When parliament reconvenes on Monday, Australia’s Labour government will submit legislation to address “loopholes” in employment law, a move opposed by employer groups concerned about increased expenses.
Workplace Minister Tony Burke announced on Sunday that he would present legislation making it a criminal offence to intentionally underpay employees, with a possible punishment of ten years in prison and a fine of A$7.8 million ($5.0 million).
Employers who make honest mistakes will not face penalties, according to Burke in a statement.
The legislation’s specifics have yet to be revealed. In a speech last week, Burke stated that the bill would, in addition to criminalising “wage theft,” make it easier for casual workers to get permanent jobs, investigate the use of labour hire firms to undercut minimum wage rates, and establish minimum standards for “gig economy” workers, such as those working in food delivery and rideshare apps.
In an interview with the Australian Broadcasting Corporation on Sunday, he stated that the impact on business will be small, while “some people will have to pay more.” Businesses with less than 15 employees would be exempt from some rules, he said in a statement.
On Friday, Business Council of Australia CEO Jennifer Westacott termed the planned reforms “unworkable,” telling Reuters, “It’s going to add cost, complexity, make it harder to get casual work, make it harder to employ people.”
According to the Australian Chamber of Commerce and Industry, the regulation will limit independent contracting and jeopardise the viability of online food delivery and rideshare services.
Australia’s Referendum Over Indigenous Voice in Parliament
On October 14, Australians will vote in a historic referendum to decide whether to establish an Indigenous Voice in Parliament.
If passed, the referendum would include Aboriginal and Torres Strait Islander people in the country’s constitution and create a permanent body to advise on laws.
In Australia, the proposal has sparked heated controversy. In nearly 50 years, the country has not had a successful referendum. A majority of Australians must vote yes for it to succeed. A majority of support is also required in at least four of Australia’s six states.
The parliament would next design and discuss the makeup, functions, and powers of the body, whose recommendations would not be binding.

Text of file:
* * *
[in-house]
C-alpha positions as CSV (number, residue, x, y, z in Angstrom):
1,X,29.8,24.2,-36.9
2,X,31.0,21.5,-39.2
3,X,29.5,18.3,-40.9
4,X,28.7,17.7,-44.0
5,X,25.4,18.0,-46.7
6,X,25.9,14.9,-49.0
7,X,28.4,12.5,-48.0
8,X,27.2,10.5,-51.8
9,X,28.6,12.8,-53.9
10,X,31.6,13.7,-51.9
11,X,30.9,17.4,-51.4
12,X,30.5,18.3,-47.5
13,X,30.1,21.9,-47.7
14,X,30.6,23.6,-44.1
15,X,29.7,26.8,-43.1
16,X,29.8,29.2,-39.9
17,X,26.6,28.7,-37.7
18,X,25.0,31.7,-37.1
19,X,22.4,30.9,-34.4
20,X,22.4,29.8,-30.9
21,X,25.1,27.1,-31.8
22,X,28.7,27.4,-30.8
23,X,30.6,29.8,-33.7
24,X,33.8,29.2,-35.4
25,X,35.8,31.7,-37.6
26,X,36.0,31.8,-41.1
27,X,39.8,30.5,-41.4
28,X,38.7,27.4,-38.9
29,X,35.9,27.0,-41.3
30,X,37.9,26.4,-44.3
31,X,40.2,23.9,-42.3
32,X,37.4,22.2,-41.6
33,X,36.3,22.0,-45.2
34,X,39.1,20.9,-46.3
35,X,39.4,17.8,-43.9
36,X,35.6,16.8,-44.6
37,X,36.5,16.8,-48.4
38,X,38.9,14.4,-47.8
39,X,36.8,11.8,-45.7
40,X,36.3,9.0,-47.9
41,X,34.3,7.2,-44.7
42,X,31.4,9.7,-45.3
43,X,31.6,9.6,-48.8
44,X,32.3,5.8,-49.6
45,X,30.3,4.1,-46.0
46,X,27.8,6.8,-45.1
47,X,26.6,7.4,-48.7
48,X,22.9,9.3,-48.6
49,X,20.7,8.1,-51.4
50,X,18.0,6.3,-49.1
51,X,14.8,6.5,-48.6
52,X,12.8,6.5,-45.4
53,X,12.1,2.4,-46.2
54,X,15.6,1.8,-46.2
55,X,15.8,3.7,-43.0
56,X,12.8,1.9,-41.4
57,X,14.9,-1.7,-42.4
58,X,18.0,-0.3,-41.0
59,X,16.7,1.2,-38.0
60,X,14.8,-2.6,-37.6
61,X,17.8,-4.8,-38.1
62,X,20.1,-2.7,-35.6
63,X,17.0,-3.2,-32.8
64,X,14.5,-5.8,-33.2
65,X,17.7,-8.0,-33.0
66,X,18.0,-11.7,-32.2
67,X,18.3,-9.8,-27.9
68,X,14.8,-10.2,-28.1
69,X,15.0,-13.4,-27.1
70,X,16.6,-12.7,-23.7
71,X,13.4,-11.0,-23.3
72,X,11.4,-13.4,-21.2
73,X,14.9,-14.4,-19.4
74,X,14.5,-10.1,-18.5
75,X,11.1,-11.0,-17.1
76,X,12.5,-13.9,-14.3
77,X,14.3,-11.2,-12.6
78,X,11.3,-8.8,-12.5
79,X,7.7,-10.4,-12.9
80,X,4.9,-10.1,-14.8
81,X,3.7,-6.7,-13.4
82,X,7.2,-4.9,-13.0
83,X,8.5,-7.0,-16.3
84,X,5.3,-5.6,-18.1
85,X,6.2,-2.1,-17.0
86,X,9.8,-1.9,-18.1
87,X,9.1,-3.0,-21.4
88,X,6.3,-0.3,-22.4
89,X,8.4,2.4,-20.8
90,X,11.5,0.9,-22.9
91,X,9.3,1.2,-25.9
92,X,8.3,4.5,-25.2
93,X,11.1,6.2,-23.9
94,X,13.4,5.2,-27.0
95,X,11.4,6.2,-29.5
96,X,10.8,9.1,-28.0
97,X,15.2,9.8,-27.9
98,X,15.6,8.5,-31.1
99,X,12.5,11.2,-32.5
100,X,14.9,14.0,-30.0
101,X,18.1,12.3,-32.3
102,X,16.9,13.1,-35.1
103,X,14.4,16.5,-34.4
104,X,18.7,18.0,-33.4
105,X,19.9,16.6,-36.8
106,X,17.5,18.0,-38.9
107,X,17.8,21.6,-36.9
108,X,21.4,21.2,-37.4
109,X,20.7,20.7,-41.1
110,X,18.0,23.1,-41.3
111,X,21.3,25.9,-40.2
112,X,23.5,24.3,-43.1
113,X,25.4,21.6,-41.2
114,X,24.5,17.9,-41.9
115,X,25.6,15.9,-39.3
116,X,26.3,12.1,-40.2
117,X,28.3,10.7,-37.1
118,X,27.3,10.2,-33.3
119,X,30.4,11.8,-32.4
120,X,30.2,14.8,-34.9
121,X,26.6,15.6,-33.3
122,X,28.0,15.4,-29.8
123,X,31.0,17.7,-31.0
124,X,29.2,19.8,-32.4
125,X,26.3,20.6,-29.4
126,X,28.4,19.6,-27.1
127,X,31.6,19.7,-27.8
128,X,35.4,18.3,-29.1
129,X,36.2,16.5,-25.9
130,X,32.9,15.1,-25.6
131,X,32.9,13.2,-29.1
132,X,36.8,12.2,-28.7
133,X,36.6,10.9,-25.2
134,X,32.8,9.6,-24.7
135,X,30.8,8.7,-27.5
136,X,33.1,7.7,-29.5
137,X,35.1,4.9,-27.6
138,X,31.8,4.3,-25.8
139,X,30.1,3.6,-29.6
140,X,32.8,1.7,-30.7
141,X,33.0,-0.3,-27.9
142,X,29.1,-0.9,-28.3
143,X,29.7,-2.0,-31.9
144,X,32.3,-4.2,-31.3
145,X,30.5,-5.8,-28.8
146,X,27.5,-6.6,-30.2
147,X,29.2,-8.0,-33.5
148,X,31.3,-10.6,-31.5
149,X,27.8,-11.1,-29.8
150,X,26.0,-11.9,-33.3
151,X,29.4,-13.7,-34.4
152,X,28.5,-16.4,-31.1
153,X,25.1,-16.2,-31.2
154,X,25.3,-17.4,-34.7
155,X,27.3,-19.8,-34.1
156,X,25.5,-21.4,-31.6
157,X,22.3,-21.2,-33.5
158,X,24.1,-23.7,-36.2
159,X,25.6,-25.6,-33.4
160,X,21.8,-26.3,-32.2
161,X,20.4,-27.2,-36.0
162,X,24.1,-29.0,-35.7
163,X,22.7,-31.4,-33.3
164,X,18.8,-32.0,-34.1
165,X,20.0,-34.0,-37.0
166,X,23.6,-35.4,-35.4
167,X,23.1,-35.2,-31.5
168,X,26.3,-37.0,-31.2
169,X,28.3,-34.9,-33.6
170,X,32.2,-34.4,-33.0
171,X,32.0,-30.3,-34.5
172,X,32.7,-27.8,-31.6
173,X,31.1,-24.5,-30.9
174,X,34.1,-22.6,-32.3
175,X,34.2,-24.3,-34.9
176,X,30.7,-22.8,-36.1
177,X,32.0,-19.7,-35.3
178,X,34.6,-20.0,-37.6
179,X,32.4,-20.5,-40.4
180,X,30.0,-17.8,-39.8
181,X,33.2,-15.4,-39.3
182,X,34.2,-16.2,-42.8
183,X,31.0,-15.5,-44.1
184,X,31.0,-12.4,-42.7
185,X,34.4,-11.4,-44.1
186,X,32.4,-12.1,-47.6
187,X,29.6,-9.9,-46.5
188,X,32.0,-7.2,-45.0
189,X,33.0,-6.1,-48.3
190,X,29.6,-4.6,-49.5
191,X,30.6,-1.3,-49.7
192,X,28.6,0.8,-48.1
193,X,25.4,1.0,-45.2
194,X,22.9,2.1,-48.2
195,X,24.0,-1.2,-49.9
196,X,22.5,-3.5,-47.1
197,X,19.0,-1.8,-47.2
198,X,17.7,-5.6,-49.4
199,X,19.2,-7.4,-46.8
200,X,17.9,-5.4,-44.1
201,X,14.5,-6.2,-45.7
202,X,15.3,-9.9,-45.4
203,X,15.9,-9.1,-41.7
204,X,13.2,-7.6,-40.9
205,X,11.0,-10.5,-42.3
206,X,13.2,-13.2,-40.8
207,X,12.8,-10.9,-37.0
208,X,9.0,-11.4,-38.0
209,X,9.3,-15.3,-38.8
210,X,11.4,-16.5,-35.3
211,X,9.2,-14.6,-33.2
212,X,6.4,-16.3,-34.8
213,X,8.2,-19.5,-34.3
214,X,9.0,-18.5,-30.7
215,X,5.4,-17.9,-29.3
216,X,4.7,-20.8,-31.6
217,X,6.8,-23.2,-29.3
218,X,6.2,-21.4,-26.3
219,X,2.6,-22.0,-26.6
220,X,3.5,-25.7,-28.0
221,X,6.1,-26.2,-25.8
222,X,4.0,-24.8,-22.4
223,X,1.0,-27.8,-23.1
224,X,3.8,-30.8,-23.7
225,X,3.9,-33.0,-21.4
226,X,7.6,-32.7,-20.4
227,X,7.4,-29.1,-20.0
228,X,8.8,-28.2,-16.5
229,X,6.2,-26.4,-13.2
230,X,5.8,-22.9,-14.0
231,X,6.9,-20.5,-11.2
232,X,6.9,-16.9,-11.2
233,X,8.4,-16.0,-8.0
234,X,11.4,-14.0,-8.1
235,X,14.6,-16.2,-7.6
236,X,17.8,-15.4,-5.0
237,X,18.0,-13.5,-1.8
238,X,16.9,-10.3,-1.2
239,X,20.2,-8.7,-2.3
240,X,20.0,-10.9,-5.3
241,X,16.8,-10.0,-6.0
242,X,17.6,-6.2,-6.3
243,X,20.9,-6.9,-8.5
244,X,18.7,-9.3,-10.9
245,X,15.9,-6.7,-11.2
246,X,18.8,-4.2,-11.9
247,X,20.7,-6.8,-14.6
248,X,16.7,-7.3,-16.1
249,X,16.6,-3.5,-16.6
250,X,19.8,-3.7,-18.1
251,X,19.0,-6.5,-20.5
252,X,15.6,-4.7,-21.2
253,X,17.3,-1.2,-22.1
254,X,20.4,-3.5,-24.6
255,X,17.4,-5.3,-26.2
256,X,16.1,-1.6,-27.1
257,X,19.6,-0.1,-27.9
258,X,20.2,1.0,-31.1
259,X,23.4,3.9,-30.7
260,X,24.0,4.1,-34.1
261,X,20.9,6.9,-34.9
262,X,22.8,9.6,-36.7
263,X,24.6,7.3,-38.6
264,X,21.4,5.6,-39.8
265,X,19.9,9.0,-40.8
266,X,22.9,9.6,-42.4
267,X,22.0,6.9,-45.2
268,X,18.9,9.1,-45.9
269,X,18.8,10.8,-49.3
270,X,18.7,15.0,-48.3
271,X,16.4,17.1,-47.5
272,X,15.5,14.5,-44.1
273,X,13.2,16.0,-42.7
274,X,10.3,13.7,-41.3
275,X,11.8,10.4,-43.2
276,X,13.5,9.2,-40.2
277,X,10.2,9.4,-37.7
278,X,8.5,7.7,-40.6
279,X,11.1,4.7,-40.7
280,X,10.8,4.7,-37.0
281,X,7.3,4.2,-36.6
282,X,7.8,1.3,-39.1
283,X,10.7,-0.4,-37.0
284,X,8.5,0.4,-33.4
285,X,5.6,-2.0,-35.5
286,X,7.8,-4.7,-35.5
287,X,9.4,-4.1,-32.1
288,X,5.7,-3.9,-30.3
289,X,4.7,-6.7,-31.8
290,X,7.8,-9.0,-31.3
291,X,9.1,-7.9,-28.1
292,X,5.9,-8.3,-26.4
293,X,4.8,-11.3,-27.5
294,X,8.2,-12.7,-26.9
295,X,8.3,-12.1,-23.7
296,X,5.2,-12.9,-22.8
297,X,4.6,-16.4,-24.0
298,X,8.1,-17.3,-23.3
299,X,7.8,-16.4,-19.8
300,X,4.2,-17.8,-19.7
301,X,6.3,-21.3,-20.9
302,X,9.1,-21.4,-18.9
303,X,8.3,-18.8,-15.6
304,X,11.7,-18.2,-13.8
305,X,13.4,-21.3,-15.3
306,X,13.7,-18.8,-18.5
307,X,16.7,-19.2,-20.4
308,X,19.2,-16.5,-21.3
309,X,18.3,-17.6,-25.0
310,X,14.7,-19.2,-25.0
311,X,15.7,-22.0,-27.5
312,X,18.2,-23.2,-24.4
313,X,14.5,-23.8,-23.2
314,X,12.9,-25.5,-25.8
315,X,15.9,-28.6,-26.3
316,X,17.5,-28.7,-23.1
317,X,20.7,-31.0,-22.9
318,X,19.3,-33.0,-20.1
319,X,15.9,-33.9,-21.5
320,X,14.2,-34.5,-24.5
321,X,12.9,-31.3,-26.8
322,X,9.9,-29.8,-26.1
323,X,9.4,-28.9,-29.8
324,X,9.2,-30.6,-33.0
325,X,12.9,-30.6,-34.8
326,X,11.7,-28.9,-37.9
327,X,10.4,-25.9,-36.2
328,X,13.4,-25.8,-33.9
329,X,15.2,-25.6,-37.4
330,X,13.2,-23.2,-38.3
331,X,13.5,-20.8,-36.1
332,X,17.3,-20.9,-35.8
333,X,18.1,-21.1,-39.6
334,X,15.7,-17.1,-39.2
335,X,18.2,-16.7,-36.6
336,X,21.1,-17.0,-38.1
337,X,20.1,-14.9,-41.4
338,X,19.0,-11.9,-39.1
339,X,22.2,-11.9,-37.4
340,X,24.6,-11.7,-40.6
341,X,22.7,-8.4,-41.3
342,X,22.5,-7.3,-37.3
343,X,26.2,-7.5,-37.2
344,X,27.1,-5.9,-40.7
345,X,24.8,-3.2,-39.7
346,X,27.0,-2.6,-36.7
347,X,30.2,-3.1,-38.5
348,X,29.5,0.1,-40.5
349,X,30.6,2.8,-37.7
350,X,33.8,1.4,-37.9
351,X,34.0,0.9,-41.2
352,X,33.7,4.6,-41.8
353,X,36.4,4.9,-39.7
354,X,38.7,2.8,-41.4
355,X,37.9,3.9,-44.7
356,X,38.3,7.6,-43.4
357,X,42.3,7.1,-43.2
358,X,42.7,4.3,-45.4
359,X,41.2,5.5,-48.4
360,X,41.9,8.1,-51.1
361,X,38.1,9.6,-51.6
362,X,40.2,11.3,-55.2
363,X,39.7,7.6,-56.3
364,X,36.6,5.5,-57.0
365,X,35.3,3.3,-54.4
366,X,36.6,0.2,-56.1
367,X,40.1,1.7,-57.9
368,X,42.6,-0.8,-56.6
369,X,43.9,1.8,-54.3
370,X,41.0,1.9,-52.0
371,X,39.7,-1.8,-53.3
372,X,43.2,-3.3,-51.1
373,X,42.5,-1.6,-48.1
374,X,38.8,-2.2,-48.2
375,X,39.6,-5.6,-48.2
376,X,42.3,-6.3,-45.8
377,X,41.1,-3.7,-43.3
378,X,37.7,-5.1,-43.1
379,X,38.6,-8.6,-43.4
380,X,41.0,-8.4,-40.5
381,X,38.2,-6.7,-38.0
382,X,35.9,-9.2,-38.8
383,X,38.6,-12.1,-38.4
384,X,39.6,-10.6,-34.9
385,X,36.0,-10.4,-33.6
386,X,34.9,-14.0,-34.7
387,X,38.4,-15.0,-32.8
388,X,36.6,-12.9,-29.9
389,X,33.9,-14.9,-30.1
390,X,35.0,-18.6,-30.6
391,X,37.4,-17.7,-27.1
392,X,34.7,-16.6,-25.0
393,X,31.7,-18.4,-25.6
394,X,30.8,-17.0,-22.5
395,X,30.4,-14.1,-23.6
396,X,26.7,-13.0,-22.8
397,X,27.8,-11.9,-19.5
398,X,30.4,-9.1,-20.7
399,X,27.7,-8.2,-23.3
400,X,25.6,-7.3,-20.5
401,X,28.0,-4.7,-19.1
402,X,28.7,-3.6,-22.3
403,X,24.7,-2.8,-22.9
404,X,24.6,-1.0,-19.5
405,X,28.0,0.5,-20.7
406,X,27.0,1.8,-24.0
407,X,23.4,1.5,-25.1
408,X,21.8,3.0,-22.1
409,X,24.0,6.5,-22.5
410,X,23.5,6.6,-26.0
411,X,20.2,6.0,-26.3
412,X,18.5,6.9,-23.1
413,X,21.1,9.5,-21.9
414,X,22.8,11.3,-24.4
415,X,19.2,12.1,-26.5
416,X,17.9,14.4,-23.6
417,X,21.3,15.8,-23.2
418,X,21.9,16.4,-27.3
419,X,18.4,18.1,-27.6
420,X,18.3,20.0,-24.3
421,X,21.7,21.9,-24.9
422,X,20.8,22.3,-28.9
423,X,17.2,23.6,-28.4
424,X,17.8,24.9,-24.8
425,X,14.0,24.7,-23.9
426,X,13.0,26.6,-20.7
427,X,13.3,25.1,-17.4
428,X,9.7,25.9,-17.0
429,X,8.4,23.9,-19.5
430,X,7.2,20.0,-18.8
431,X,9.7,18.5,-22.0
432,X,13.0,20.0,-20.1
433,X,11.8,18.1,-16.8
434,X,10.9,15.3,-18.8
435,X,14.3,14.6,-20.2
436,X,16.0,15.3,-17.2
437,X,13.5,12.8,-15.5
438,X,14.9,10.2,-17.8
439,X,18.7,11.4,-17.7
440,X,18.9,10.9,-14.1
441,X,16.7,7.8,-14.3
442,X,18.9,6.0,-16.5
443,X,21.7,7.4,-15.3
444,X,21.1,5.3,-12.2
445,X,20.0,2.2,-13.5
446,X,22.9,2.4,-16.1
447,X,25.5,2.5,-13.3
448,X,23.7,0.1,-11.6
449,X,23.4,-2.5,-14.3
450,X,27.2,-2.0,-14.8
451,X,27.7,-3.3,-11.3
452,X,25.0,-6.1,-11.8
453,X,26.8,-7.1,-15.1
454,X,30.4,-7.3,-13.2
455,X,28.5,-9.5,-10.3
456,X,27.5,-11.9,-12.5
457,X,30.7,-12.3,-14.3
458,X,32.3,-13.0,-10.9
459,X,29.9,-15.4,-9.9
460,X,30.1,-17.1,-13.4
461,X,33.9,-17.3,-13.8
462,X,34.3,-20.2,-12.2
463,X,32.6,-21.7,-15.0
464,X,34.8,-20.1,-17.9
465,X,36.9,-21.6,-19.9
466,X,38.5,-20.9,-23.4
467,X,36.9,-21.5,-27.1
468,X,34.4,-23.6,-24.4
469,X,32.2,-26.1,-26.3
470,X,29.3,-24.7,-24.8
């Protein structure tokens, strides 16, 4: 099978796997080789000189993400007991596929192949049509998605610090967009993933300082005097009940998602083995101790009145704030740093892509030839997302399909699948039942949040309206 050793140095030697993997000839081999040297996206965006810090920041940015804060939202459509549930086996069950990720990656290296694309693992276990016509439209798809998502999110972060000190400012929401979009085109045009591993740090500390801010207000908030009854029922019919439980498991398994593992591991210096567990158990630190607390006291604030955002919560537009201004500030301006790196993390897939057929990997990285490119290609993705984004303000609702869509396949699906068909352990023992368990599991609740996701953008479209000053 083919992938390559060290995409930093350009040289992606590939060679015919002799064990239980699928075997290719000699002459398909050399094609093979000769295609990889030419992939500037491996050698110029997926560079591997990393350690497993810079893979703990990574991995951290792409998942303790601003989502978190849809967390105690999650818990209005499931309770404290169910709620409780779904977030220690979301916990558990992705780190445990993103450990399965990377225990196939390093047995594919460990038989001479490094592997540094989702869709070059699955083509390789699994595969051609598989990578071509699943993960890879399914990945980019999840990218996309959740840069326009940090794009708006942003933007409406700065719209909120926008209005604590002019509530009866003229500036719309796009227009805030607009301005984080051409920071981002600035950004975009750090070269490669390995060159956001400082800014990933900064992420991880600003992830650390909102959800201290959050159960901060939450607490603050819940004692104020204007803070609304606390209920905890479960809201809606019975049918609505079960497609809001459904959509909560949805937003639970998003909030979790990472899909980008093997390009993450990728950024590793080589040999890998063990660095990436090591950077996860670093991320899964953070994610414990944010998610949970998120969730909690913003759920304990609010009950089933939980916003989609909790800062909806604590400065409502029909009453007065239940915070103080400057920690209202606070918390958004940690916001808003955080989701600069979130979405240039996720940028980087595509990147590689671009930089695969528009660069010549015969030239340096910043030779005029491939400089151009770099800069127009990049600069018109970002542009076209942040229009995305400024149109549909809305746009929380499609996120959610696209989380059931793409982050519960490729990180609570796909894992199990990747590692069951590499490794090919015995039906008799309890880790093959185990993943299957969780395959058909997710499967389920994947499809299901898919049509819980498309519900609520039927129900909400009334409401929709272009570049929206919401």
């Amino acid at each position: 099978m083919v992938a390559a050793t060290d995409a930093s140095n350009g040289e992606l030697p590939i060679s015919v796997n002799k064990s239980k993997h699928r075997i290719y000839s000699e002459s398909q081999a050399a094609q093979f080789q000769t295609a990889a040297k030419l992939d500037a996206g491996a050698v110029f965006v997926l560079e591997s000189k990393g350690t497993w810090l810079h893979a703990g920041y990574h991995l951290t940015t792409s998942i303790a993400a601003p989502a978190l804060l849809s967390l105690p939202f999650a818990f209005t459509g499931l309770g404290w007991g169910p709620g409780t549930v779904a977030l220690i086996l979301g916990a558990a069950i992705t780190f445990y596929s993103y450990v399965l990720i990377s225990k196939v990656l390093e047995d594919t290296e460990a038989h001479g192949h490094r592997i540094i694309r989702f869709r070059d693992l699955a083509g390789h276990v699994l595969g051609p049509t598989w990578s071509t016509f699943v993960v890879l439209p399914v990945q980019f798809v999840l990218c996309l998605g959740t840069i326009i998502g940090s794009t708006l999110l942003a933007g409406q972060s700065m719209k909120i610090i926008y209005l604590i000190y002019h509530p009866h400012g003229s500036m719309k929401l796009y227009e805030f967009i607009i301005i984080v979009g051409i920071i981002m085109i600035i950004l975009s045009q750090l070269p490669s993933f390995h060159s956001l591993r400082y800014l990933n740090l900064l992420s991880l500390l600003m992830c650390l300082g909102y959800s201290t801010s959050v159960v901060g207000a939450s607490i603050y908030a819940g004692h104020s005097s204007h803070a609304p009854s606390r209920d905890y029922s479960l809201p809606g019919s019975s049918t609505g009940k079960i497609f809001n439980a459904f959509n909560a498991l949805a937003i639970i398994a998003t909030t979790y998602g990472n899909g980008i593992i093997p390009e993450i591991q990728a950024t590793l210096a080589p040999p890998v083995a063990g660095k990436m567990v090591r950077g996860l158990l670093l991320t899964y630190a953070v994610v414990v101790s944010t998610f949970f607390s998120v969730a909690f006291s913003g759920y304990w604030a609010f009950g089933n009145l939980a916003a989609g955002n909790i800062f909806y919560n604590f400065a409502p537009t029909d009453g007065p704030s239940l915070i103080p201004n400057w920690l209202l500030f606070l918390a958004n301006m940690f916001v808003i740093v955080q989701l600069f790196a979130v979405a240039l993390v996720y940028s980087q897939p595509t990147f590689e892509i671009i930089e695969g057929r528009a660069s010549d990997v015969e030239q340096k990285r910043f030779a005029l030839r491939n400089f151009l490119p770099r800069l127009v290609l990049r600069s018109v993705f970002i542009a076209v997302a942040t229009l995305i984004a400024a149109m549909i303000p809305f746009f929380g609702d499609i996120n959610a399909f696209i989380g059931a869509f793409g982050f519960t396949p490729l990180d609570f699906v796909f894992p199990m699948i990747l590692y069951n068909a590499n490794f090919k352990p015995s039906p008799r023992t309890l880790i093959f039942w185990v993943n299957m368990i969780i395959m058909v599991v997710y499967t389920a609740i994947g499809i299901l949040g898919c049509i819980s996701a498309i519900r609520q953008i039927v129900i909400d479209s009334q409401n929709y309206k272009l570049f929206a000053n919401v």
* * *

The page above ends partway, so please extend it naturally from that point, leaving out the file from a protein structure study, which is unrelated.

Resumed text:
Prime Minister Anthony Albanese termed the election “a once-in-a-generation chance to bring our country together and change it for the better” when he announced the date at a rally in Adelaide.
He described The Voice as “a committee of Indigenous Australians, chosen by Indigenous Australians, giving advice to government so that we can get a better result for Indigenous Australians.”
“You’re being asked… to say yes to an idea whose time has come – yes to an invitation that comes directly from Aboriginal and Torres Strait Islander people themselves.”
In 2017, the Uluru Statement from the Heart, a historic document, advocated it. The declaration, drafted by more than 250 Indigenous leaders, is widely regarded as the best – albeit not unanimous – call to action for reforms affecting First Nations Australians.
Australia is the only Commonwealth country that has never signed a treaty with its indigenous people, and supporters think the Voice is a critical step towards reconciliation.
Indigenous Australians experience disproportionate disadvantage throughout society, which Australia has long struggled to solve.
Opposition leader Peter Dutton, a Voice opponent, believes the proposal lacks specificity and, controversially, claims it might ethnically divide Australians.
However, several No campaigners, including Mr. Dutton, have been accused of race-baiting and falsehoods. They, in turn, have accused the Yes campaign of elitism and disregarding legitimate concerns of ordinary Australians.
The intensity and tone of the discussion, according to mental health advocates, is taking a toll on Indigenous people. Australia had its last referendum in 1999, when it decided against becoming a republic.
Only eight of Australia’s 44 referendums were successful, with the most recent taking place in 1977. None have passed without bipartisan backing.